Antigone Essay

Antigone Essay

Antigone Essay Emotion conveys a real human being behind the words. Emotion conveys to one that the writer cares about what they write about. This is shown through the characters in the story and the vibes of empathy they give the reader. It puts the reader in relationship with the work. This is exactly what Sophocles did in Antigone; he was a master at creating pity in his audience. In Robert Fagles translation of Antigone, Sophocles evokes pity through similes, foreshadowing, and the tone he establishes towards Antigone. Antigone’s wish of her obligation to bury Polynices, created pity through similes.

When the sentry entered to tell Creon who had buried Polynices, he said, “[Antigone] cried out a sharp, piercing cry, like a bird [coming] back to an empty nest, peering into its bed, and all the babies gone…. Just so, when [Antigone] sees the corpse bare she bursts into a long wail and calls down withering curses on the heads of all who did the work” (Sophocles 470-476). This action Antigone had done brings compassion and pity to the reader because she sacrifices her life just to give her dead brother a proper burial. She had to go through all the deaths of her mom, Oedipus, and now both her brothers.

The hardship and pain she has been through brings pity to the reader for her. The simile compares her to a mother bird to describe her caring and compassionate ways. Another simile is when Tiresias says, “I loose them like an archer in my anger, arrows deadly true. You’ll never escape their burning, searing force” (Sophocles 1207-1209). Tiresias is saying that his prophecies are never a lie and that no matter what Creon does, it is still a fact that he can not avoid. Creon will never escape the misery if he does not listen to Tiresias but because of Creon’s hubris he will kill his wife, Haemon, and Antigone.

Pity is created for Creon because he has also become the tragic hero because he unknowingly is digging a hole for himself by not listening to Tiresias. The foreshadowing of Antigone’s death arouses pity for those who see the dilemma she is facing. Antigone is willing to be stoned to death in order to fulfill what she feels is her duty to bury Polynices. Creon himself foretells that, “the stiffest stubborn will fall the hardest; the toughest iron, tempered strong in the white-hot fire, you’ll see it crack and shatter first of all” (Sophocles 528-531).

The way Creon conveys Antigone is perfect. He identifies her tragic flaw and foresees the effect of this flaw. He describes her personality all throughout Antigone and how this will come in her way. Due to this sad foreshadowing, it brings sympathy for Antigone and her foretold death. Chorus also foreshadows, “[Antigone’s] passion has destroyed [her]” (Sophocles 962). The chorus sees her stubbornness will destroy her and be her tragic flaw and cause the downfall in this tragedy. Antigone will not let go and will fight Creon no matter what.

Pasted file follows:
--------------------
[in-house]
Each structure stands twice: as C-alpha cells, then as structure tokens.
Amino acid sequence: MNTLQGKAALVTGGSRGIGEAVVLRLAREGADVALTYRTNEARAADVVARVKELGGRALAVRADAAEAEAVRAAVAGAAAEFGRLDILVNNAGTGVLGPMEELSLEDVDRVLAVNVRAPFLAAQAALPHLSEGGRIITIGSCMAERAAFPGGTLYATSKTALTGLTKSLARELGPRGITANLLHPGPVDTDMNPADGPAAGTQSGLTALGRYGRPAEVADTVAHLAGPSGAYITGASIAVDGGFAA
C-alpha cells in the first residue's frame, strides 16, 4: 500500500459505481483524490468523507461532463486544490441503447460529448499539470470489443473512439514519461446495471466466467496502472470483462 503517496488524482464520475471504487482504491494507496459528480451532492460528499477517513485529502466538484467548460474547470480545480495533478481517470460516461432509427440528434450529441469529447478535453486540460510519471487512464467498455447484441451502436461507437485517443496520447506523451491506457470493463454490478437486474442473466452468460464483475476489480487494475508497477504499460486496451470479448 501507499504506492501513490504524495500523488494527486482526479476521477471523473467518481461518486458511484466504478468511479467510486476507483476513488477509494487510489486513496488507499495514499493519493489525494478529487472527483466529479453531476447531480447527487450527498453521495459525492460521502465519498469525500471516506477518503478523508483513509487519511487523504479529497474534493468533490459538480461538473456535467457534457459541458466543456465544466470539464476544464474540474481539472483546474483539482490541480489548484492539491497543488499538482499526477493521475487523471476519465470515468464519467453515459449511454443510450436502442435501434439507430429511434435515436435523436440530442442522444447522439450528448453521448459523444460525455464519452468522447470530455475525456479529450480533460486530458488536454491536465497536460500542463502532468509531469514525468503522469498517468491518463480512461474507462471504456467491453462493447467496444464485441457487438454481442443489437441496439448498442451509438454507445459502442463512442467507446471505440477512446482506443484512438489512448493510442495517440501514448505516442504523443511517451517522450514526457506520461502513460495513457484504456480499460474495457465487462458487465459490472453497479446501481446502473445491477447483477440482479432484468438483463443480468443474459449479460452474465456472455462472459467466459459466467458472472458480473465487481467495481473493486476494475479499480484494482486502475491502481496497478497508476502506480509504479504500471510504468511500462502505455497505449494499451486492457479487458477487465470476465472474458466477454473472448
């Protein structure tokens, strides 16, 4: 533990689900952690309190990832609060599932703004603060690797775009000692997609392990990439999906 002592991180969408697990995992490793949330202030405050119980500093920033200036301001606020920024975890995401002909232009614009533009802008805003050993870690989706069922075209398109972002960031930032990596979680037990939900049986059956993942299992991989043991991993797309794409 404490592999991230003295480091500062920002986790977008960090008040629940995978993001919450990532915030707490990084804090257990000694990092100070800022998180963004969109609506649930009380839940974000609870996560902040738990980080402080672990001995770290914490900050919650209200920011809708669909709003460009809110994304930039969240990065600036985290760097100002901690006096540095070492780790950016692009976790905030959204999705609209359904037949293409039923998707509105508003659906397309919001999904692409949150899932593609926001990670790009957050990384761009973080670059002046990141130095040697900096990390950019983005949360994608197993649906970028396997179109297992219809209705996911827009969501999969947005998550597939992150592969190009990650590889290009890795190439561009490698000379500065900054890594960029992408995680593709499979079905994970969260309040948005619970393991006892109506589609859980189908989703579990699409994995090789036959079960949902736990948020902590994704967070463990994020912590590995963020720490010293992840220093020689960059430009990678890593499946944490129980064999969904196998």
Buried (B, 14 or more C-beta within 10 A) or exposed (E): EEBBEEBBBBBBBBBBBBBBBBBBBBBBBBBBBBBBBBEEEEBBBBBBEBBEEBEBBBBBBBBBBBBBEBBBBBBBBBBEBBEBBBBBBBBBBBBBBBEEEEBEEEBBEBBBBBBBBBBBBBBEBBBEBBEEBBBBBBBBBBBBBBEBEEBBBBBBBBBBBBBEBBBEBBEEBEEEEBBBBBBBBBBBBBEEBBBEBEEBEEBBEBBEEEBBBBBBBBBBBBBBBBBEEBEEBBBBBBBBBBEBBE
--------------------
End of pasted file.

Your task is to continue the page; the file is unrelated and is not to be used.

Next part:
Sophocles also instills the tone of pity by making all the characters in the book pity and sympathize for Antigone. Haemon explains to Creon, “But it’s for me to catch the murmurs in the dark, the way the city mourns for this young girl. “No woman,” they say, “ever deserved death less, and such a brutal death for such a glorious action. She, with her own dear brother lying in his blood—she could not bear to leave him dead, unburied, food for the wild dogs or wheeling vultures. Death? She deserves a glowing crown of gold! ” So they say…” (Sophocles 775-783).

Haemon describes what the people of Thebes feel about this situation which is exactly the opposite of what Creon had said. Creon said that only Antigone of the people in Thebes felt that this would give her glory. Sophocles portrays all the people of Thebes also supporting her actions and applauding rebellion and glorious deed. He makes this a pitiful speech due to the fact that Antigone will die even after all the wonderful things she has done. She will become the tragic hero. Antigone goes through the pain and suffering.

Even the Chorus feels that, “Your life’s in ruins, child—I wonder… do you pay for your father’s terrible ordeal” (Sophocles 945-946). She was reminded once again the curse that was brought over Oedipus and how it killed her entire family. She feels so much pain and grief for what has happened that a reader would feel sympathy for her. Sophocles elicits pity by using epic similes, foreshadowing, and the tone he installs towards Antigone. Pity is what defined Antigone as a tragic hero. It gave the character a defined personality. Just like in all the greatest Greek plays ever written, Antigone evokes great pity.